Sometimes a film is so captivating that you find yourself staring at the screen long after the credits have ended. When this happens to us, we immediately want to share our experience. But not with just anyone. Our Members Only screenings present these rare, neglected, or simply amazing films to our inner circle of card-carrying cinephiles.
Come join us and watch a great film, meet great people and enjoy a lively discussion immediately following the screening. This event is exclusiveenvied evenso sign up for a Facets Membership today.
"Had it screened widely in its time, it would have marked film history"
"Losing Ground also feels like news, like a bulletin from a vital and as-yet-unexplored dimension of reality... a puzzle and a marvel, eliciting wonder and provoking questions"
New York Times
"It exhibits a sensibility that's closer in spirit to the casually wise naturalism of Jean Renoir or Eric Rohmer than much in the American film canon"
Losing Ground is one of the first feature films written and directed by a black woman, and a groundbreaking romance exploring women's sexuality, modern marriage, and the life of artists and scholars. But most of all, it is a great film, one that firmly belongs in the canon of American independent cinema in the 1980s.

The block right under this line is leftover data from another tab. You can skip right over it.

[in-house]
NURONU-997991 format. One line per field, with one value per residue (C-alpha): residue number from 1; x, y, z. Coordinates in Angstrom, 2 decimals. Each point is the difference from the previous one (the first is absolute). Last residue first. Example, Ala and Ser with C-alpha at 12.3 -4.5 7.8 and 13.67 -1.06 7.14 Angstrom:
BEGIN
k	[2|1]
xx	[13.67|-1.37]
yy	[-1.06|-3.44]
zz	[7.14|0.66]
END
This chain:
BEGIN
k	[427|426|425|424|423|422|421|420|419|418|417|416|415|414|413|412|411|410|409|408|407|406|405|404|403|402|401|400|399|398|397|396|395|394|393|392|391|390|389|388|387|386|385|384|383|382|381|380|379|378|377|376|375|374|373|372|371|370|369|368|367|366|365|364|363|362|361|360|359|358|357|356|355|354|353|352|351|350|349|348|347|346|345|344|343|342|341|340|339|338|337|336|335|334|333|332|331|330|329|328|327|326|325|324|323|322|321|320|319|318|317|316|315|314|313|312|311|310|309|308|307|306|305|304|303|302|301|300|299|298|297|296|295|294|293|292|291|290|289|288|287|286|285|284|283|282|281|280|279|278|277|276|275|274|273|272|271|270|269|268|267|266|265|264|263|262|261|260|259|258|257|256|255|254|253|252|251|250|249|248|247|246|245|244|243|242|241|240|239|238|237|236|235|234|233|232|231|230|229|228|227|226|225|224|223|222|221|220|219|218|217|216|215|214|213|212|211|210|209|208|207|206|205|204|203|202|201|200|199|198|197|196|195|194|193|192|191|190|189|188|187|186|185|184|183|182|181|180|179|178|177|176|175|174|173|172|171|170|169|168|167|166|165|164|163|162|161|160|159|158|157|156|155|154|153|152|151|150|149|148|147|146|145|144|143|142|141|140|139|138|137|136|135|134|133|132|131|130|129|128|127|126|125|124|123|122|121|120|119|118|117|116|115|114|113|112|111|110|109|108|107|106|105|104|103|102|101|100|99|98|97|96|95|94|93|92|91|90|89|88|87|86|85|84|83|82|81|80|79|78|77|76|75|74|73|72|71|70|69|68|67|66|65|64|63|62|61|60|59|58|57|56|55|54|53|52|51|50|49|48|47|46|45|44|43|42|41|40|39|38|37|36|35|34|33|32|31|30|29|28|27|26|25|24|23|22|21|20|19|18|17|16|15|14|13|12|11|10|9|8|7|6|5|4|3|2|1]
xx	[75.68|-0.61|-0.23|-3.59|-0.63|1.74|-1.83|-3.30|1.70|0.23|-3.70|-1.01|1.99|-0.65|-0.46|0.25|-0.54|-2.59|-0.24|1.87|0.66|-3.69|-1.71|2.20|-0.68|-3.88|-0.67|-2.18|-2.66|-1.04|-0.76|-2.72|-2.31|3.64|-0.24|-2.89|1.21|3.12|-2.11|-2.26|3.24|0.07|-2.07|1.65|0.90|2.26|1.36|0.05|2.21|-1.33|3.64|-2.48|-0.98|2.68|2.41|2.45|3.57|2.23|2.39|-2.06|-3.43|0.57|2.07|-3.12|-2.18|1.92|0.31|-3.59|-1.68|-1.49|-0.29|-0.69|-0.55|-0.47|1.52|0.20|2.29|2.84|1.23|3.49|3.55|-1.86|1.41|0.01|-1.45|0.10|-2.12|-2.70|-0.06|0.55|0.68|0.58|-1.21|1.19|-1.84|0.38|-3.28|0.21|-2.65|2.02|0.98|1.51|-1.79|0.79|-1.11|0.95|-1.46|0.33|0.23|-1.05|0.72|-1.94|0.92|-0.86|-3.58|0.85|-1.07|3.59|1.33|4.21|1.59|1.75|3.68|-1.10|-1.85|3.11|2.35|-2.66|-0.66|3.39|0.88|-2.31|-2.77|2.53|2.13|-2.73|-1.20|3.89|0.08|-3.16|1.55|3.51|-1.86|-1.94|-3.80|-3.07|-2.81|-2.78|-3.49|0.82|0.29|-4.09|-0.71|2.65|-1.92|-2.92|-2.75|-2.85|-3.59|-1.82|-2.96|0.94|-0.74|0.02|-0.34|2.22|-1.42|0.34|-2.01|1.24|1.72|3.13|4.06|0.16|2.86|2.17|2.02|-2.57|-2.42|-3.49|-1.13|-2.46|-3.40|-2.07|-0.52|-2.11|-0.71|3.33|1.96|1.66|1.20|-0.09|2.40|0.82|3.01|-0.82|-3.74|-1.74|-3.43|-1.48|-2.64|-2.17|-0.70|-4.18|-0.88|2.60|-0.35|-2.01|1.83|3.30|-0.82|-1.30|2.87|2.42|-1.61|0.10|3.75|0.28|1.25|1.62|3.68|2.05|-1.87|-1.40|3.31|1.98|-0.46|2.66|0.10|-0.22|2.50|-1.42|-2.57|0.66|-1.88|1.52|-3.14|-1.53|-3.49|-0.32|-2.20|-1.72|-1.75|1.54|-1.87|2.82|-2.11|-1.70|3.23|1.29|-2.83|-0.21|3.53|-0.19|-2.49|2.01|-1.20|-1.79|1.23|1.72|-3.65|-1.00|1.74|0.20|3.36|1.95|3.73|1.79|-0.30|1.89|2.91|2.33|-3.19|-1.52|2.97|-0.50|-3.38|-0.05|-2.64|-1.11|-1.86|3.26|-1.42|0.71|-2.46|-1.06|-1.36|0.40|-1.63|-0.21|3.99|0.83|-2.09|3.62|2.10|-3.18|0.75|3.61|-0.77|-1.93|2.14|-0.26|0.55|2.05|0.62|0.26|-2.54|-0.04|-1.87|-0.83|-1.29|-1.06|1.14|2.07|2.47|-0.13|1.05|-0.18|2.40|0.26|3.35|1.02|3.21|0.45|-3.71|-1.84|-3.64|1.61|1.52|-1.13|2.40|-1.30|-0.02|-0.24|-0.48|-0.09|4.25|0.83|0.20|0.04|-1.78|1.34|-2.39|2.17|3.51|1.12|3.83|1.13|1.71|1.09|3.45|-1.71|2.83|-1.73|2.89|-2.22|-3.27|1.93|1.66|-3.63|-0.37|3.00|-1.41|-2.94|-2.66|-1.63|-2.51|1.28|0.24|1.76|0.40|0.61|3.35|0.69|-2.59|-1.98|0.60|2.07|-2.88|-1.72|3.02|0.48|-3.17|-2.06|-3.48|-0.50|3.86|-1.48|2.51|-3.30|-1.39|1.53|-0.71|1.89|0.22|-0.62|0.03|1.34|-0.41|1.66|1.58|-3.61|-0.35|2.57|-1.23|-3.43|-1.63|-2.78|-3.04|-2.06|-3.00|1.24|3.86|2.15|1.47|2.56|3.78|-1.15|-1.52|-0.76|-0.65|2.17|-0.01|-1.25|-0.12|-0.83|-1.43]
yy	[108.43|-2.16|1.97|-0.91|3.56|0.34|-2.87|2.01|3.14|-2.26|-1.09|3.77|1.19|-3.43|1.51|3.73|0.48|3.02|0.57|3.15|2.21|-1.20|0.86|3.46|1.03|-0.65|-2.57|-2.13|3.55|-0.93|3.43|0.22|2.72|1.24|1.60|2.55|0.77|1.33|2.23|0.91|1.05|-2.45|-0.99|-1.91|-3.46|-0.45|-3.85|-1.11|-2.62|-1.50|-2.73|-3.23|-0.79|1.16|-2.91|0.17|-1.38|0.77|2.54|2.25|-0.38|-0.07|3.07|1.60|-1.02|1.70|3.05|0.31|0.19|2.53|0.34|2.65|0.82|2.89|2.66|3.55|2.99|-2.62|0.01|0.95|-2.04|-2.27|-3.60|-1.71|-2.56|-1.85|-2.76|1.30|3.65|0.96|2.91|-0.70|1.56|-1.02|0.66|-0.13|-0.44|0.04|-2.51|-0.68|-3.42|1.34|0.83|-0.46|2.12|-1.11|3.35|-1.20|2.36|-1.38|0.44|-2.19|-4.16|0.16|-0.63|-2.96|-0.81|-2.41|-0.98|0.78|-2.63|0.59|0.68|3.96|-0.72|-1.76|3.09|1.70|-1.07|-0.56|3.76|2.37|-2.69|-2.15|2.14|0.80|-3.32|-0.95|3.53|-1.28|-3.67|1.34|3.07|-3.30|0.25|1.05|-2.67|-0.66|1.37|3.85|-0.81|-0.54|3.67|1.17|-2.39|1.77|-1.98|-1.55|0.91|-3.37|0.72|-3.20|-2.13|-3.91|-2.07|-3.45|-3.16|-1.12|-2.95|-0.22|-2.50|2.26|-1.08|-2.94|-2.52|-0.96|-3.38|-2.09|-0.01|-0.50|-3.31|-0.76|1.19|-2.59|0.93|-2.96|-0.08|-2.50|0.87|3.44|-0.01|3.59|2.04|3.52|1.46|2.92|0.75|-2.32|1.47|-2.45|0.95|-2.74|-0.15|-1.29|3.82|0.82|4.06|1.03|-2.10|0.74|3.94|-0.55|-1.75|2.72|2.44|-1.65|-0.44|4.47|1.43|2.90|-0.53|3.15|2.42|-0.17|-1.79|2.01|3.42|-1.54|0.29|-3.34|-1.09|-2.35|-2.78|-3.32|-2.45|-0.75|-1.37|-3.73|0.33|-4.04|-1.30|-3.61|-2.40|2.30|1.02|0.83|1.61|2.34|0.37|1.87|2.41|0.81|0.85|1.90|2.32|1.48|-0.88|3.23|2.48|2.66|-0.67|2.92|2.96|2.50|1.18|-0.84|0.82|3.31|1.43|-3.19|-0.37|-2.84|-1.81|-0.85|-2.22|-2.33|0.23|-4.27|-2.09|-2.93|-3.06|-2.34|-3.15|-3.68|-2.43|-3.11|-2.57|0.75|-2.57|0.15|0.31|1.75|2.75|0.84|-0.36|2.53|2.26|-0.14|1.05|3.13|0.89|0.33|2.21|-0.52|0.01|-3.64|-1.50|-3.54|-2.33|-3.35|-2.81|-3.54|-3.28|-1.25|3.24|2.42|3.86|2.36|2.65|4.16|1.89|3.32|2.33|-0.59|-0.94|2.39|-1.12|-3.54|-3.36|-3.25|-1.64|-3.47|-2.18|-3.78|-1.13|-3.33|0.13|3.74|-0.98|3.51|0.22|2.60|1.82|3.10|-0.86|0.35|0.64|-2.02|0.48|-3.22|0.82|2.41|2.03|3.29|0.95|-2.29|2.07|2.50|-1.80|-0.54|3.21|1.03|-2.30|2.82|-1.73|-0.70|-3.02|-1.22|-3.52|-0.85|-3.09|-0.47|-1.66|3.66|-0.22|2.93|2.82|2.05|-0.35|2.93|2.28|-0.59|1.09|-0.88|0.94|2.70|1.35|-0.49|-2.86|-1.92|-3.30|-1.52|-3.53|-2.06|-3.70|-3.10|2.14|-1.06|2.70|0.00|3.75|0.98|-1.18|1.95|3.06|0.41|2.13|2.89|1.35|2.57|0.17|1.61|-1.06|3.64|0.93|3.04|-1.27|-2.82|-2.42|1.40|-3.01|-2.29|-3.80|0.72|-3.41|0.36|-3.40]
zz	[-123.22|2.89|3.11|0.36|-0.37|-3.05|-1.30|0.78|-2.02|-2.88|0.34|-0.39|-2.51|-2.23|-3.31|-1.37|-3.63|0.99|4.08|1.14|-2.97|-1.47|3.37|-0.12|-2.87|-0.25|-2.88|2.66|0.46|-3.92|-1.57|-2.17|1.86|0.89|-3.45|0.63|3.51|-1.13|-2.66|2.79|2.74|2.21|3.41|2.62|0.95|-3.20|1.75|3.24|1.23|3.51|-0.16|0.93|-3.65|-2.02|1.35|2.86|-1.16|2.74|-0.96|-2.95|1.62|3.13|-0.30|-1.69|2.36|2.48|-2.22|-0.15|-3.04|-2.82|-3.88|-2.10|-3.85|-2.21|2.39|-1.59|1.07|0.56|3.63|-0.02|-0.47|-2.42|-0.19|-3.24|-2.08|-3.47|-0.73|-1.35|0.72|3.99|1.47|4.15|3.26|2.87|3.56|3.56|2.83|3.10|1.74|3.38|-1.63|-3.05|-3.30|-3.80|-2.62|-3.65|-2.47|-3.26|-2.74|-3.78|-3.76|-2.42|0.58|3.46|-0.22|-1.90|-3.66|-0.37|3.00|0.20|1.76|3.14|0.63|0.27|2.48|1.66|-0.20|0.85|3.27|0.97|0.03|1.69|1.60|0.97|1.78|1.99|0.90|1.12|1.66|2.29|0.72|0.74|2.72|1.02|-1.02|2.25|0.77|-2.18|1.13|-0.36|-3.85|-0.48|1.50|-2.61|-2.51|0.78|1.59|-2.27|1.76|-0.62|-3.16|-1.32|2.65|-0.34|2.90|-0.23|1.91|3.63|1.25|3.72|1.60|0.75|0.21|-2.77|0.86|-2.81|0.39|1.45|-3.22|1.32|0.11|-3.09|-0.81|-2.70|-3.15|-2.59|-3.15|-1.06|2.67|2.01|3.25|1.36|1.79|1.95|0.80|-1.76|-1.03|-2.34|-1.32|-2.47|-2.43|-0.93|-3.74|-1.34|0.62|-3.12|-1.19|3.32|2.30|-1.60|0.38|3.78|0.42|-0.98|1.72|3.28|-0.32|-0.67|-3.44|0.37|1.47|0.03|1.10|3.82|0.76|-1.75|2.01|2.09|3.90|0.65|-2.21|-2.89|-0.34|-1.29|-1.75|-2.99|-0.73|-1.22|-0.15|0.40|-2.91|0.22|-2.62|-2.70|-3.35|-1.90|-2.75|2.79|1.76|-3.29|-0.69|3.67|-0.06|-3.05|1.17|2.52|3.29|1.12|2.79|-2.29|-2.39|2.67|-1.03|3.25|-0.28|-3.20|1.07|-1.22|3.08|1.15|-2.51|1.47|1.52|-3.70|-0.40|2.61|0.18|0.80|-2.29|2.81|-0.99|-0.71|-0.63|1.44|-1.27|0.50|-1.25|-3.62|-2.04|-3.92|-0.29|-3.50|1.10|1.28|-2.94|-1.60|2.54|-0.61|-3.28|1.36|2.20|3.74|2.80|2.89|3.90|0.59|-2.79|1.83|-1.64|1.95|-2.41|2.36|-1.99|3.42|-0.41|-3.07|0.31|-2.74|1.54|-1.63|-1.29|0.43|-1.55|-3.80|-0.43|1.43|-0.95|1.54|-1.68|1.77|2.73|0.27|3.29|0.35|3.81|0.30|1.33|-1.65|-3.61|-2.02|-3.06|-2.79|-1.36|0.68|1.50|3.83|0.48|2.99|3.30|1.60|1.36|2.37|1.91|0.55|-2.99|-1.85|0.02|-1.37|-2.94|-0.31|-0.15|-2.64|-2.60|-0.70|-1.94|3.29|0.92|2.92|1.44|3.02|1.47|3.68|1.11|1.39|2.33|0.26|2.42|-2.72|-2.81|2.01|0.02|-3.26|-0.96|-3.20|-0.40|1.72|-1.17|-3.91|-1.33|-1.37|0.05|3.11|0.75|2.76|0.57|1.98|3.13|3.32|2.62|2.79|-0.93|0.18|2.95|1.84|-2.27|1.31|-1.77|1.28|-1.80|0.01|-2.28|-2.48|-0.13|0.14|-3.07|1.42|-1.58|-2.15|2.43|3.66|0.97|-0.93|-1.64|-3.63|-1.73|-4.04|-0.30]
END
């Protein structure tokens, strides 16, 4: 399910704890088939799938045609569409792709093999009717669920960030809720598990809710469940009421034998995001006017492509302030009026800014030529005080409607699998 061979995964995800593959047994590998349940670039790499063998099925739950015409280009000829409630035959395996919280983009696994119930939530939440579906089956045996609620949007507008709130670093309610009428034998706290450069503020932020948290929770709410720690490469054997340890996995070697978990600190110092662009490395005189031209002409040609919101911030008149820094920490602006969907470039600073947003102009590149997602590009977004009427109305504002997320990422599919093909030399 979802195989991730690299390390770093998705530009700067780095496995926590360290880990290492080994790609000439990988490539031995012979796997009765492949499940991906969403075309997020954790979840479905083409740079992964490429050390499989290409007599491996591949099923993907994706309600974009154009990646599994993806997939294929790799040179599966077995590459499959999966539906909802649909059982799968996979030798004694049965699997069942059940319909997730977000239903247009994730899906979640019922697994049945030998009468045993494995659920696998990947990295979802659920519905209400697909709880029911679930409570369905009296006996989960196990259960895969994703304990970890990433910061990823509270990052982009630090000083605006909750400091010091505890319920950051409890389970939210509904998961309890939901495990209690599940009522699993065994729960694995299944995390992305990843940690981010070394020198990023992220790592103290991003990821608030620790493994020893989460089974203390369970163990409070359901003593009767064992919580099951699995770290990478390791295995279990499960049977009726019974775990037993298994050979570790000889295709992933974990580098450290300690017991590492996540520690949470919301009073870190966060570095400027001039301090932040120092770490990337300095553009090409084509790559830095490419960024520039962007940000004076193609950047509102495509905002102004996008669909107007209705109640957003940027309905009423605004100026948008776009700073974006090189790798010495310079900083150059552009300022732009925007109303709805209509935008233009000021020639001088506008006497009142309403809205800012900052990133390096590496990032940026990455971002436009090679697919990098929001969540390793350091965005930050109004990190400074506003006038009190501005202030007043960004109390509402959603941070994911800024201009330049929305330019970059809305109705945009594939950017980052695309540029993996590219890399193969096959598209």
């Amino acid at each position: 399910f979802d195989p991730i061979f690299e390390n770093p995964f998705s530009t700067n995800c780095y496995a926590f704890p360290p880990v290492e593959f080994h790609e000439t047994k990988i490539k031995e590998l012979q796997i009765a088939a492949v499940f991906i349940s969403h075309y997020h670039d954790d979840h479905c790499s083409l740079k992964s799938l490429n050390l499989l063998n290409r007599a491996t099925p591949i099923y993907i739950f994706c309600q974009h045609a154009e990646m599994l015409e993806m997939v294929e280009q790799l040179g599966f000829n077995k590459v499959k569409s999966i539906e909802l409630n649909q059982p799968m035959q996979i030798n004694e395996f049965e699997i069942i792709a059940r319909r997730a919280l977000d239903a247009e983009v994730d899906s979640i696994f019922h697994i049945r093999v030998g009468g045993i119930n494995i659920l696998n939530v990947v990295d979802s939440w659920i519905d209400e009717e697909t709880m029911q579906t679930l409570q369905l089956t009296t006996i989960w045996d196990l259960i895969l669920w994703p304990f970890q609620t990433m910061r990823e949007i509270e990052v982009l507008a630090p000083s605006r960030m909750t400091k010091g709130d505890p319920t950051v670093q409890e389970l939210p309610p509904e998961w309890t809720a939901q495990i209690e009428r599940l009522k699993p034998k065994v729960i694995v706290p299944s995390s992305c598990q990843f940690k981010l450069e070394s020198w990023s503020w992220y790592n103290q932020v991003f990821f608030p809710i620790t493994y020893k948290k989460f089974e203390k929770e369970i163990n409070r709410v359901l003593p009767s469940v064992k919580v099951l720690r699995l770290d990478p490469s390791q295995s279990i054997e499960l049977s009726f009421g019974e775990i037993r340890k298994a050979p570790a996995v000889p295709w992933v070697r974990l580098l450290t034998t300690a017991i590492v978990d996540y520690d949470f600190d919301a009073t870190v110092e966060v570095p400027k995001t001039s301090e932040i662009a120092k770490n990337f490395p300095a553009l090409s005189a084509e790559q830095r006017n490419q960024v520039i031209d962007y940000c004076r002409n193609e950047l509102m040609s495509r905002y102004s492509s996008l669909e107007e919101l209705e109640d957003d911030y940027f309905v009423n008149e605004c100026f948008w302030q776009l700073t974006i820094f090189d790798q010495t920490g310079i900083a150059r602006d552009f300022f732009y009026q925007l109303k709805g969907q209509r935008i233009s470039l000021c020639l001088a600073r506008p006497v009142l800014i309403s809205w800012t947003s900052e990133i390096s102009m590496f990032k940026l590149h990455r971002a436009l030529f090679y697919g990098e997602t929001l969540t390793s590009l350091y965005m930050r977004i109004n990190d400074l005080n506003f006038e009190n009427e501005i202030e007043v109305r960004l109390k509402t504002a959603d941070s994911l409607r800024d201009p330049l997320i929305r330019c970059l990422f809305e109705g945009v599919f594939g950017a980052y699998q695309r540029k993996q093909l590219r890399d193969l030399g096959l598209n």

Sara (Seret Scott) is a philosophy professor and her husband Victor (Bill Gunn, writer and director of the legendary avant-garde horror film Ganja & Hess) is a painter, and with their personal and professional lives at a crossroads, they leave the city for the country, experiencing a reawakening, both together and separately. Often hilarious, the film follows its characters as they battle for idealsartistic, political, racial, while unable to fully escape the everyday.
Never theatrically released in its time, this lyrical film by filmmaker and playwright Kathleen Collins offers a more complicated consideration of how women can reclaim relevance when men do not respect their pursuits as much as their own. It is a rarely-expressed view of Black feminine agency which makes for a refreshing, intimate take on a modern woman searching for the intellectual and creative output she finds most fulfilling.
Directed by Kathleen Collins, U.S.A., 1982, 86 mins.
The screening will be followed by a discussion led by Facets Cinémathèque Film Program Director, Charles Coleman.
- Monday, Feb. 19 at 6:30 pm
Facets Patron Circle Members and one guest admitted for free
There are no presale ticketsyou must receive an invitation from us.
Not a member?
The Facets Cinémathèque is located at 1517 W. Fullerton Ave. in Chicago. Call the Cinémathèque Hotline at 773.281.4114 for the latest schedule, showtimes and updates.
For all Cinémathèque inquiries, contact Charles Coleman at 773.281.9075 or email@example.com.